Automation has changed the world in an extraordinary number of ways. From ubiquitous handheld technology, fast-food kiosks in restaurants and robotic installations in factory settings, automation today is everywhere. In the early 2000s, the share of new robot installations in hi-tech manufacturing rose 21% to a total of 21,000 worldwide, according to Oxford Economics. But by the mid-2010s, they grew an additional 31% to 91,000 in 2016.
What accounts for the surge? For starters, automation-related processes are not only better by today, but cheaper. As a result, more employees are working alongside robotics in order to manufacture and deliver products quicker and more efficiently. Much of this is attributable to growth and development in technological improvements in things like machine learning.
Karen Hao of MIT Technology Review wrote in 2018 that were it not for machine learning, many of the artificial intelligence advancements — such as viewing recommendations on Netflix or “fill in the blank” search suggestions on Google — would have stalled.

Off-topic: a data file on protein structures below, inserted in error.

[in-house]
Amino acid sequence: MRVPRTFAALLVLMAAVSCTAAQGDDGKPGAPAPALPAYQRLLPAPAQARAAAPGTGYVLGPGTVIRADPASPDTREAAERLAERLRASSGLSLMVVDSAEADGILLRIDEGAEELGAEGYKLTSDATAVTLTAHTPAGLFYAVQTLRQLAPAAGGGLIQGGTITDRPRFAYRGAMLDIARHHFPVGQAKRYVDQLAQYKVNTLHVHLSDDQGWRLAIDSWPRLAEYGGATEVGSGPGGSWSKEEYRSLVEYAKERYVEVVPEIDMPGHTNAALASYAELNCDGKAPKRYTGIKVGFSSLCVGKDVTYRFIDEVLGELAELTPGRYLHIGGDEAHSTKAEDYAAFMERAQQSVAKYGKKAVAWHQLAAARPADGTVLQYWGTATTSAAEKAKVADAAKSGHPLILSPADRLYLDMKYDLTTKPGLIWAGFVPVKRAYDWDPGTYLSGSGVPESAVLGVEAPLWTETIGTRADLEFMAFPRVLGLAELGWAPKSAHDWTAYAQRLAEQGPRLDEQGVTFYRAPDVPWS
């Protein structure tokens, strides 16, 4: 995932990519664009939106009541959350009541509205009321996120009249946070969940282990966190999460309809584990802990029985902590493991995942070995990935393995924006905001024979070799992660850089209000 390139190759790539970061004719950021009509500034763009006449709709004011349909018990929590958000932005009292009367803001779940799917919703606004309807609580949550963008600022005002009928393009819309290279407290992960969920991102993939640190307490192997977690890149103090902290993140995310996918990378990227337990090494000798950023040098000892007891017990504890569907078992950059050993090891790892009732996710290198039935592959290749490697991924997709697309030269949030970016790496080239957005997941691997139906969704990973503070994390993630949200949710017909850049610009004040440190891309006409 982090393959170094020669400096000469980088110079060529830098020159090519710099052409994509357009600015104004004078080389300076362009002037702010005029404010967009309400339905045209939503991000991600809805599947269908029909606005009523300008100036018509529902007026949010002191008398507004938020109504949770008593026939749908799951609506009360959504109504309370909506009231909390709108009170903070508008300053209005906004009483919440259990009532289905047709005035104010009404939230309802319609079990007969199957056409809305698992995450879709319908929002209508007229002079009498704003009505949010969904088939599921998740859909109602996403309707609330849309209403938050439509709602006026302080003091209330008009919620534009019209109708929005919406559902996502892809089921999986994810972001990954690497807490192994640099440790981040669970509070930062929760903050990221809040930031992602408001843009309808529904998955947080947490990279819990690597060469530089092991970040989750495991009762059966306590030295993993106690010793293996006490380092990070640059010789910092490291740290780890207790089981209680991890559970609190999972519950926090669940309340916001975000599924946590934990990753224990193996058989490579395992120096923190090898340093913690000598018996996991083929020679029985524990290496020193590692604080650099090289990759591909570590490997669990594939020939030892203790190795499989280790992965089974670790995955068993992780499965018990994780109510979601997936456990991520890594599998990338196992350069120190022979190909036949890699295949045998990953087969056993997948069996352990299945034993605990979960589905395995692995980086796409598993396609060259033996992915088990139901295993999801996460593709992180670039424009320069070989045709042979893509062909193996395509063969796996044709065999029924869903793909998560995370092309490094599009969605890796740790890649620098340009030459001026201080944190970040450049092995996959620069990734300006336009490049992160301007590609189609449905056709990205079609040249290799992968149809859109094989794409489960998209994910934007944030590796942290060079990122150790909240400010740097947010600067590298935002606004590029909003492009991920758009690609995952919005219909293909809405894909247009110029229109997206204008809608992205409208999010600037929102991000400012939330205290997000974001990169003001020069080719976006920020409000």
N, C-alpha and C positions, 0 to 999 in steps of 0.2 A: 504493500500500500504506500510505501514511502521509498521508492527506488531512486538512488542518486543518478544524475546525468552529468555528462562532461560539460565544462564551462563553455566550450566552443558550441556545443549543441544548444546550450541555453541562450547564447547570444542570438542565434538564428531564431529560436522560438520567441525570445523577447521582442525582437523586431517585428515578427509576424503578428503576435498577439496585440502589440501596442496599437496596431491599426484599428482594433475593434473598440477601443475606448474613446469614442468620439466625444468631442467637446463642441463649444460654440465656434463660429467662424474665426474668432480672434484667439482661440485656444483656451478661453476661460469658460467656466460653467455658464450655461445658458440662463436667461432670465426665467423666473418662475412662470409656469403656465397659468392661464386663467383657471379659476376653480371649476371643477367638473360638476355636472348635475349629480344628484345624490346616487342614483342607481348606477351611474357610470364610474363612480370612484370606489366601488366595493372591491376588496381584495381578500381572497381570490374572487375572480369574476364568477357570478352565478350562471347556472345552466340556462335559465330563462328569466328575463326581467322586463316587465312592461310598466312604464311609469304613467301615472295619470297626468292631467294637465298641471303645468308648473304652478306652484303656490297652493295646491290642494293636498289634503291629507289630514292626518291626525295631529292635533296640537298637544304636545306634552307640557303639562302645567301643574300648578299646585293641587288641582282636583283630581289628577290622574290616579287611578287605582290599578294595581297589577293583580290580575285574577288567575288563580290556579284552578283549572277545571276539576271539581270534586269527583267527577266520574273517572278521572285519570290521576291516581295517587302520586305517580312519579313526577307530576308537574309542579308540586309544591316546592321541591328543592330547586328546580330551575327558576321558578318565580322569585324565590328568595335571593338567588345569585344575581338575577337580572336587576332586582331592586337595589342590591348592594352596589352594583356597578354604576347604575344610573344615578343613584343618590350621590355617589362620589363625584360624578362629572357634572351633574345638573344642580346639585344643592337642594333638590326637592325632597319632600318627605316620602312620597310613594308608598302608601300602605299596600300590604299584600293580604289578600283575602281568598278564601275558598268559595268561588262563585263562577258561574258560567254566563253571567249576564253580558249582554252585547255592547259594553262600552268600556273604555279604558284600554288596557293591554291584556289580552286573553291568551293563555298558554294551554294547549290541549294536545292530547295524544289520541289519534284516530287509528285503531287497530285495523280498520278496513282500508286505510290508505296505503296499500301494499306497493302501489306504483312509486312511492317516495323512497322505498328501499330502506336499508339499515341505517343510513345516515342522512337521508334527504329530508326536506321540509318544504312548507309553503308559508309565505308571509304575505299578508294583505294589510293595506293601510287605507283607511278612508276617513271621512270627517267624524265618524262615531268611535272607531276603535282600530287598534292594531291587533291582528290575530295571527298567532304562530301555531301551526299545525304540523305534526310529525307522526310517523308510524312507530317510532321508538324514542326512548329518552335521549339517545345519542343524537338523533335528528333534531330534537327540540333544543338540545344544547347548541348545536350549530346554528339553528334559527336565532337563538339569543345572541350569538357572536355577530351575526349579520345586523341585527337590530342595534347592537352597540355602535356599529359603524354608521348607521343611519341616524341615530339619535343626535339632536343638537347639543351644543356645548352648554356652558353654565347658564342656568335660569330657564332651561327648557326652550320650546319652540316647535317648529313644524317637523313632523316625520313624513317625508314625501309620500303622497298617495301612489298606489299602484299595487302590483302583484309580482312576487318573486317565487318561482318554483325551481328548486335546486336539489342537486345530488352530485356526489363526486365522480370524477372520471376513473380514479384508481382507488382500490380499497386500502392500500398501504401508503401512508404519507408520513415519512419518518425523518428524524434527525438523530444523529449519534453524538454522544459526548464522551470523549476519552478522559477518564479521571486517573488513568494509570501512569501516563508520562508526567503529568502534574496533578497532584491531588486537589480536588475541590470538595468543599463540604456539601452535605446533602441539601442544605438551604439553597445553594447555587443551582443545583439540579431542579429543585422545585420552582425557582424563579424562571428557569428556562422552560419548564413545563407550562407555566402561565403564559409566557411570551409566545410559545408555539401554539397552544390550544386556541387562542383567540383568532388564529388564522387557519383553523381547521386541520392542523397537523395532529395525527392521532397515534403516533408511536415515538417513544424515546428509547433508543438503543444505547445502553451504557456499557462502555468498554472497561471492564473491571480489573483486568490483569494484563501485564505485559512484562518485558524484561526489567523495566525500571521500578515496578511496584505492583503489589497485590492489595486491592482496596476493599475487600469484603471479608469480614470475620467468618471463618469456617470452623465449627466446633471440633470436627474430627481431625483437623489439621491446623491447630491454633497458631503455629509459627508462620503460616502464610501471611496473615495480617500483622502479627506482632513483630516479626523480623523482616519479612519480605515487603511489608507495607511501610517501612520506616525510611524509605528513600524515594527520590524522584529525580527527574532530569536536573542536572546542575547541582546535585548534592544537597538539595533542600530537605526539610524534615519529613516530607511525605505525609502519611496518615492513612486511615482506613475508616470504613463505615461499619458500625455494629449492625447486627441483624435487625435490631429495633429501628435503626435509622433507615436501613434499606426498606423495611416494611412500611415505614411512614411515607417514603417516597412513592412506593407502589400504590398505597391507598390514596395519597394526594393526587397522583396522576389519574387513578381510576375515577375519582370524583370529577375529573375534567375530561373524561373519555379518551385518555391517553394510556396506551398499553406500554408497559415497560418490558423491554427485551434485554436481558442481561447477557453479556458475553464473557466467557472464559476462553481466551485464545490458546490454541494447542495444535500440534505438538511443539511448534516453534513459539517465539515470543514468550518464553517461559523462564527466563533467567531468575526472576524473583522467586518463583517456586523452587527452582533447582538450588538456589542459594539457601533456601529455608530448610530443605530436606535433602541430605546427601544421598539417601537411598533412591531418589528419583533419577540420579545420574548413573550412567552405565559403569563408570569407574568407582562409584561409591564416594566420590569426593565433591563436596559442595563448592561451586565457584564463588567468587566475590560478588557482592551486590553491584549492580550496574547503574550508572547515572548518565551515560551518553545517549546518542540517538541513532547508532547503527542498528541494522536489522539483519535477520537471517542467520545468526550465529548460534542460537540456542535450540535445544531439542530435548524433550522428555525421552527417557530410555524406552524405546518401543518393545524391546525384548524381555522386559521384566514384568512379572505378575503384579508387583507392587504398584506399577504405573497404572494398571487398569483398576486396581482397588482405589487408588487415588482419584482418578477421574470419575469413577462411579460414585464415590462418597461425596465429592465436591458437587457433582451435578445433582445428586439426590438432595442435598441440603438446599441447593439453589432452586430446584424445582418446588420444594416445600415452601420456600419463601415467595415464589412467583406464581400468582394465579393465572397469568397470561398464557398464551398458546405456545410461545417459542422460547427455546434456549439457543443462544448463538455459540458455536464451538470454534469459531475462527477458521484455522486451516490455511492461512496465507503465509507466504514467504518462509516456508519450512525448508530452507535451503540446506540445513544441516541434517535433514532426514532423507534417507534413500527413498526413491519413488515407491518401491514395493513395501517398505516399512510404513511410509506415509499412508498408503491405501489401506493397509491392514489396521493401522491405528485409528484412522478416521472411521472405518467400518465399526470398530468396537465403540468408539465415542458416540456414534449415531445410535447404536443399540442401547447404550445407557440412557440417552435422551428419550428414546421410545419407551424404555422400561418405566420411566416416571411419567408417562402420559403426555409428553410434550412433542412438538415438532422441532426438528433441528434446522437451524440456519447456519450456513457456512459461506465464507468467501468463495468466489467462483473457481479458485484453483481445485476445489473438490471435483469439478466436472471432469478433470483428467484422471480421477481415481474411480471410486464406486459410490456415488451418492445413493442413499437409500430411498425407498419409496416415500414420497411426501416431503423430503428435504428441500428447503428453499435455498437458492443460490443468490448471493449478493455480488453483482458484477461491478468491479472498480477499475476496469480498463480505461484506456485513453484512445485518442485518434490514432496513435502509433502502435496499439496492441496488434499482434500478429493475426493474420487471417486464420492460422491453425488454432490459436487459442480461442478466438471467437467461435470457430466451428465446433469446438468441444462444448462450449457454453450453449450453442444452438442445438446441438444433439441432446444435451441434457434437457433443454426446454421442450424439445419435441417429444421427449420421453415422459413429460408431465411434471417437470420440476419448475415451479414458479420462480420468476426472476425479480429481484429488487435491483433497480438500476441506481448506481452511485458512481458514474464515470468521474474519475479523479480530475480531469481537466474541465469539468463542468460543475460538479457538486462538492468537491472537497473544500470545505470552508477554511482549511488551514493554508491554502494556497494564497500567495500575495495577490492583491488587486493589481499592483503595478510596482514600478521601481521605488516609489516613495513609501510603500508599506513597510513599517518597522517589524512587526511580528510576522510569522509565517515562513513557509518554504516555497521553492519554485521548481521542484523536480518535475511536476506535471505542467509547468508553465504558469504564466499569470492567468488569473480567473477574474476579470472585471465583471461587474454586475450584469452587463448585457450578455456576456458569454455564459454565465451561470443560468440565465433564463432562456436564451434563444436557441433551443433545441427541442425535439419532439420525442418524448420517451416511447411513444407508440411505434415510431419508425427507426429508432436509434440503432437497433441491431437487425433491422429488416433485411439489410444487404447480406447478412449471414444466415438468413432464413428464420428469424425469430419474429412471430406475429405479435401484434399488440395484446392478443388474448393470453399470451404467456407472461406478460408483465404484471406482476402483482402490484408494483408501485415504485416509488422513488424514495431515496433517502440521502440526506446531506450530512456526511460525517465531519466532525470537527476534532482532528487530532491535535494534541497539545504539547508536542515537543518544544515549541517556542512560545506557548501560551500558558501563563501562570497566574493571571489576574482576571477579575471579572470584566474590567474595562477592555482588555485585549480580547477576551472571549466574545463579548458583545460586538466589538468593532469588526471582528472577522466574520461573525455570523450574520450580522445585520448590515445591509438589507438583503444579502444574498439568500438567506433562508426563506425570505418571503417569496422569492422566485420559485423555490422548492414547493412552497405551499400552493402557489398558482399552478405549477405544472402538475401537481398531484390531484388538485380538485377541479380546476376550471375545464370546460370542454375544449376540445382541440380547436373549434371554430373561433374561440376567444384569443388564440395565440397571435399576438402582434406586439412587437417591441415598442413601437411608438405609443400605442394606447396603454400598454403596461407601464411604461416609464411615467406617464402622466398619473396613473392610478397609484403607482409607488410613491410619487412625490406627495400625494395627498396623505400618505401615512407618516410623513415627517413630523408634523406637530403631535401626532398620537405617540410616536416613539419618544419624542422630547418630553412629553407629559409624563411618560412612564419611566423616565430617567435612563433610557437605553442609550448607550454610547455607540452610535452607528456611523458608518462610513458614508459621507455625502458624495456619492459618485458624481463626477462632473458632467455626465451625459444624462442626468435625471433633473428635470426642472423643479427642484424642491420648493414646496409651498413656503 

“Machine learning has enabled near-human and even superhuman abilities in transcribing speech from voice, recognizing emotions from audio or video recordings, as well as forging handwriting or video,” Hao explained, as quoted by Popular Mechanics.
While some presidential hopefuls and economists warn of significant job losses posed by automation, only 27% of respondents are worried about such a scenario affecting them, according to polling conducted by CNBC and Survey Monkey. This may be a function of employers retraining employees and repositioning them in roles where their skills can be better leveraged and in a better position for the company to achieve operational excellence.
Processes: Change management
In order to achieve results and get to a better place, change may be necessary. By its very nature, change is difficult, but in order to move forward, develop and learn from previous mistakes, structural or process-related changes may be required.